LRP-TSW may be considered a probiotic, as it naturally contains a low concentration of bacteria, with a high microbial diversity and more Gram-negative than Gram-positive bacteria. Clinical studies indicate that balneotherapy with probiotic LRP-TSW stimulates the growth of Gram-negative bacteria, particularly on Xanthomonadaceae, at the expense of Gram-positive bacteria at the skin surface improving microbial diversity associated with decreased severity of inflammatory skin conditions. 12-14 Without the use of an antibiotic, LRP-TSW can modify the microbiota on human skin. Decreases in Staphylococci sp. have been observed along with increases in Gram-negative Xanthomonadaceae levels, even after topical application of LRP-TSW. 12-14 Moreover, these improvements in microbiota have been correlated to clinical improvement of the skin in conditions like AD. Although the therapeutic mechanisms of balneotherapy are not completely understood, in addition to a probiotic effect LRP-TSW may have anti-inflammatory effects as well. Finally, it exhibits a prebiotic effect on Gram-negative bacteria and on the Xanthomonadaceae family, as patients treated with prebiotic demonstrate improvements in dryness and skin barrier function.7 12-14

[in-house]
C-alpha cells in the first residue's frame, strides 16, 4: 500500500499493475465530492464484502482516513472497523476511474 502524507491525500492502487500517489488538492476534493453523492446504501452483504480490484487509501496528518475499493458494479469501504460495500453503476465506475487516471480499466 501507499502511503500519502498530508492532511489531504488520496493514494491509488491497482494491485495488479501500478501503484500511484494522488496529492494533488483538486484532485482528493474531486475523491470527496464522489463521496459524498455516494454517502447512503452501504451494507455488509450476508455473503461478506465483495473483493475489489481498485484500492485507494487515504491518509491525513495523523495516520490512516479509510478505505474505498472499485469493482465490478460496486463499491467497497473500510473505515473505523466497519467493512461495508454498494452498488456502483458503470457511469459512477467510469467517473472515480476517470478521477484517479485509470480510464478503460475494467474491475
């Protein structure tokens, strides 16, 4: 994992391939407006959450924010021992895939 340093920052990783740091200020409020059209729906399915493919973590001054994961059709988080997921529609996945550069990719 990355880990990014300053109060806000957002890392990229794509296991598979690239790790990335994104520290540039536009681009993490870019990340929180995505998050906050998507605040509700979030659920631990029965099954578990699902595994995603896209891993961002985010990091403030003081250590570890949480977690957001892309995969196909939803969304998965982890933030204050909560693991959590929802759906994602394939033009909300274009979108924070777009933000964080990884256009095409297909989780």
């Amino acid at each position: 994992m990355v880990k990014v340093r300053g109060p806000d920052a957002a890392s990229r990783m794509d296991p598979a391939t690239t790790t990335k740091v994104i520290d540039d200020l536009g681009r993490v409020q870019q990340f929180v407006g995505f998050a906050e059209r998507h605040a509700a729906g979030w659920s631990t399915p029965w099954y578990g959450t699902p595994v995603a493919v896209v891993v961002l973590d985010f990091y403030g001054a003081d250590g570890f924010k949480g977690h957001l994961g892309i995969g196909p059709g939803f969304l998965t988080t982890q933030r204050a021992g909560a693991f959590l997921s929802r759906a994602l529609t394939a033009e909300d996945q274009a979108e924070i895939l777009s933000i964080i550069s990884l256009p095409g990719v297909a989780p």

Skin microbiome studies are challenging and costly. Currently results are a discussion of in-vivo data that demonstrated microbiome alterations correlated with skin condition improvement when using balneotherapy at the source with probiotic LRP-TSW, topical filtered LRP-TSW, and skincare containing more than 50% LRP-TSW. More comparative studies using TSW with different mineral compositions are needed to better understand the mechanism(s) of action.
LRP-TSW exhibits both prebiotic for its mineral composition and probiotic properties for its bacterial diversity. LRP balneotherapy has been shown to effectively treat inflammatory skin conditions including AD and psoriasis. An abnormal microbiota is associated with skin disease and improvements in microbial diversity correlated with clinical improvements in the severity of the skin disease itself. LRP-TSW has been shown in clinical studies to improve skin microbiome diversity as well as the decreased severity of active lesions in skin diseases like AD, psoriasis, and general dryness in otherwise healthy skin. The concentration of minerals and non-pathogenic microbes likely explain its therapeutic benefit and make it an attractive option for treating inflammatory skin diseases.